Blankly Staring at the Past

Blankly Staring at the Past October 5, 2023

Emil Nolde, Masks (1911)
Source: Flickr user Breve Storia del Cinema
Public Domain

I don’t like saying movies age poorly. It feels impolite like asking a lady her age or inquiring about that Argentinian friend with a German last name’s grandpa. You just don’t do it.

But even I have to be honest with myself sometimes. It ain’t easy. I’ve spent a lifetime convincing loved ones that just because a movie is black and white or silent or slow that it’s still worth seeing. Throw in that I’m a “medievalist” and it’s built into my whole shtick: uphold the old. Just because it’s a little dusty doesn’t mean it isn’t better than your shiny new whatever.

Let me get this off my chest: Georges Franju’s Eyes Without a Face (1960) has aged poorly. But, before I get there, let me sing its praises.

As we know from Dead Ringers (1988), nothing is scarier than a surgeon who has lost his (yes, his) mind. In Cronenberg’s film, the twin chop doctors work in reproduction. At first, they exert their power by drawing life where it otherwise refuses to be. By the end, the two twist themselves and their patients’ bodies, reforming what it means to be a human being (and especially a woman). In Eyes Without a Face, our lead is Dr. Génessier (Pierre Brasseur), a square-headed, bearded lug of a man who promises great leaps in the science of heterograft surgeries. He is a cosmetic surgeon bent on remaking science and human possibilities not (merely) on account of self-aggrandizement but because his own daughter, Christiane (Édith Scob), has been horrifically disfigured (in a car accident he caused, but never mind that…). As a result, she wanders his suburban mansion in the mask that inspired Mike Meyers’ own famous blankness. He spends his days researching while his assistant lures women to the house so that he can try to remove their faces to graft onto his own daughter. He keeps failing. Oh well. Time for more experiments.

Isn’t that spooky? It’s got it all: the troubled, sympathetic  mad scientist whose pursuit of progress manifests barbarism (an impulse and result that seem to undergird most “innovation” today—a prescient idea from Franju’s source material). The lonely, masked woman skulking candle-lit halls, yearning for freedom and not trusting her own father, her maimer. We’ve got murder, intrigue, and a terminal sadness that hovers over the whole film.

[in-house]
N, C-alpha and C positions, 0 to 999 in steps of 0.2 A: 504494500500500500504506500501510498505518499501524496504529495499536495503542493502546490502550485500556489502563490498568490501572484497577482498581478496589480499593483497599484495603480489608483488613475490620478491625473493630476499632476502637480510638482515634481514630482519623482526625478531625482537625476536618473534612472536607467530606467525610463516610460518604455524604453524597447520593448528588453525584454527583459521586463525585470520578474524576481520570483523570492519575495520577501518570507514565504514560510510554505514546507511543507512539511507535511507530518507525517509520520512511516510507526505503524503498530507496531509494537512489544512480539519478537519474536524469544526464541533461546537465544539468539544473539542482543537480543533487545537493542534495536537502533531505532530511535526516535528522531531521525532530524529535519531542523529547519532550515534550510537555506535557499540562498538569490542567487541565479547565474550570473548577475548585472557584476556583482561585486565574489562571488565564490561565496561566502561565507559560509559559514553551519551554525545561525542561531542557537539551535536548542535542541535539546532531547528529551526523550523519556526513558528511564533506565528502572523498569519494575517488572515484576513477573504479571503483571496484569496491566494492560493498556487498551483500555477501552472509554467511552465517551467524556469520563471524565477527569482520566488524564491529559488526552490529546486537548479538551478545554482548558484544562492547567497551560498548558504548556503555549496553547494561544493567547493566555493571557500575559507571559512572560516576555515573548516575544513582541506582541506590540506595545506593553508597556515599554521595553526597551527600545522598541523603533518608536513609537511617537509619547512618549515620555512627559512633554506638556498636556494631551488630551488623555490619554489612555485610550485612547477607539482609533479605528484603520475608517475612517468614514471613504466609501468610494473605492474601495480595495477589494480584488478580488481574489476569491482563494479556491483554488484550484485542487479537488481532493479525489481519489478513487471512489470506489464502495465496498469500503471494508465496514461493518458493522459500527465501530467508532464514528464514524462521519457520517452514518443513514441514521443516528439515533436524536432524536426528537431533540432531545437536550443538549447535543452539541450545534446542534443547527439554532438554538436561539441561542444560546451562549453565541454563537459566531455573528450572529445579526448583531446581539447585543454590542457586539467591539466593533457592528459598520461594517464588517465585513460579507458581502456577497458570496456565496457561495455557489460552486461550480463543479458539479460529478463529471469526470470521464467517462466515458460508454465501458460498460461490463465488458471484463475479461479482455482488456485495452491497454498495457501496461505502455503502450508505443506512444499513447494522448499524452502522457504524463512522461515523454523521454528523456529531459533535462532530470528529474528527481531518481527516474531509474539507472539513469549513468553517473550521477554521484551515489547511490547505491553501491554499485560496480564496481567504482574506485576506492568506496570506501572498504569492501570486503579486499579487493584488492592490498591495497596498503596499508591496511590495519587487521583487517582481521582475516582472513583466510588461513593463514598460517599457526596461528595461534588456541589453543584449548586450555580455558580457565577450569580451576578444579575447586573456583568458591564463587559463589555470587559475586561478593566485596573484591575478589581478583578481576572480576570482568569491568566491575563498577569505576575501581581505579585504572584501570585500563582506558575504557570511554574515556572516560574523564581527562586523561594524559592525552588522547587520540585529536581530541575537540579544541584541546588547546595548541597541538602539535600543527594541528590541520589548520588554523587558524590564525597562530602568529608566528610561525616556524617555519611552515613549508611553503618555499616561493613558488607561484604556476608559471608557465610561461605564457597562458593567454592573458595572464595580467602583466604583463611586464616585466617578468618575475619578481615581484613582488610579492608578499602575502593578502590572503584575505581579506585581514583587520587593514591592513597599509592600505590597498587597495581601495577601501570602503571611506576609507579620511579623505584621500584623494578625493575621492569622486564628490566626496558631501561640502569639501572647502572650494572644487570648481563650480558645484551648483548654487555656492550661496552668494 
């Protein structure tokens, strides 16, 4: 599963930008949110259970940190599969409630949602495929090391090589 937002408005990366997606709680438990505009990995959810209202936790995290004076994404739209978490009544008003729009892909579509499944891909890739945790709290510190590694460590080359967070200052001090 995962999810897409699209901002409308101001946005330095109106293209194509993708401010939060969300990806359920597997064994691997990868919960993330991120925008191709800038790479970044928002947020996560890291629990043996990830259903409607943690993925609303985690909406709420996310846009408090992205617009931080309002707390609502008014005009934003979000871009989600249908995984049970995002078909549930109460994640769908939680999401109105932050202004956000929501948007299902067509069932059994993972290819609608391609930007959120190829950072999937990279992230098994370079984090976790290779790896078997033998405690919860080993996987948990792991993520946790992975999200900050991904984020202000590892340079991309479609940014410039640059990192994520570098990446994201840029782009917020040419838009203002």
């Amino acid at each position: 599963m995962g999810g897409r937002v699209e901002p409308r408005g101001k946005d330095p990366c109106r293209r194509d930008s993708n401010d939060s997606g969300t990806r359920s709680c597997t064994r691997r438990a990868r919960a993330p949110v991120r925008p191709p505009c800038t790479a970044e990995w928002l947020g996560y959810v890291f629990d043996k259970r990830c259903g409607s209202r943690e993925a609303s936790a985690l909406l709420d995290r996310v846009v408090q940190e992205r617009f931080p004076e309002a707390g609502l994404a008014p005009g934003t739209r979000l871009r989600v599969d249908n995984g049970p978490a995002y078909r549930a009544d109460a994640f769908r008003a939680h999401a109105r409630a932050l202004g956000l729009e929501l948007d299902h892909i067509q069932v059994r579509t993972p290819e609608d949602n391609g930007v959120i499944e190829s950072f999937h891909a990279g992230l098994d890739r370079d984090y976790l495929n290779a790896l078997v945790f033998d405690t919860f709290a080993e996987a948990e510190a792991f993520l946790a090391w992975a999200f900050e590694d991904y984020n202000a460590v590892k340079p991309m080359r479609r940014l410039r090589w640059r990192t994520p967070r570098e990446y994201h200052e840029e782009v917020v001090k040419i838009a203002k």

The score is phenomenal. We open in a car, the camera looking out at blank trees jutting into a bleak, nighttime horizon as the vehicle drives on. What sounds like circus music blares over the receding night, a darkness that keeps disappearing and coming again, an inescapable fact. Wherever we are it is both far out “there” and not far enough from whatever evil lurks in these half-forested hills.

While the film’s producers saw it as an early Italo-French horror venture, Franju disagreed. For him, Eyes Without a Face was a nightmare, yes. But a nightmare is a kind of dream. His vision was for a fantastique style haunting, small doses of horror drawn out across stretches of anxious restlessness. Unsurprisingly, Franju’s description is closer to the truth. So much of the movie is characters walking or driving, skulking the halls of the doctor’s mansion, making their way down long roads between Paris and this suburb, that it takes on a hypnotic quality. In some cases, this dreamlike plodding builds tension in the viewer (e.g., when we first meet Christiane and are unsure if we will see her scarred face, her mask, or both). Often these long sequences are gorgeously shot and lit, unnerving in their tranquil, silent beauty.

But that’s also the problem: the film is largely composed of these sequences, and, when they aren’t building to anything, they induce something else associated with dreams: sleep. Franju so successfully accomplished his vision that the movie’s quiet anxiety sometimes passes into a hypnotizing lullaby. The Doctor creeps. Christiane skulks. Louise (Alida Valli) drives. All in silence. There’s horror based on mood, and then there’s Eyes Without a Face.

Maybe I have been spoiled by the manic pace of so many modern scary movies (heck, movies in general). But I don’t think so. I’ve got a taste for the slow and the deliberate. What I need, though, is for that capaciousness, that willingness to sit with the material, to build from or toward something. Eyes Without a Face seems to relish these long pauses more than the horrors themselves; it draws you in, lets you know what’s going on, and then keeps tracking its characters slowly even though we already know the score.

Audiences at the time were reportedly scared by the film. And why not? Some of its images are seared into my brain (not least Christiane’s blank expression, the impenetrability of that mask). Its first song makes my skin crawl. But the quietness of silent films, the excitement produced by watching a person walk the same steps lit by moon- and candlelight, has faded with time. Progress? I’m unsure. But, in this case, Dr. Génessier’s vision might just have won out.

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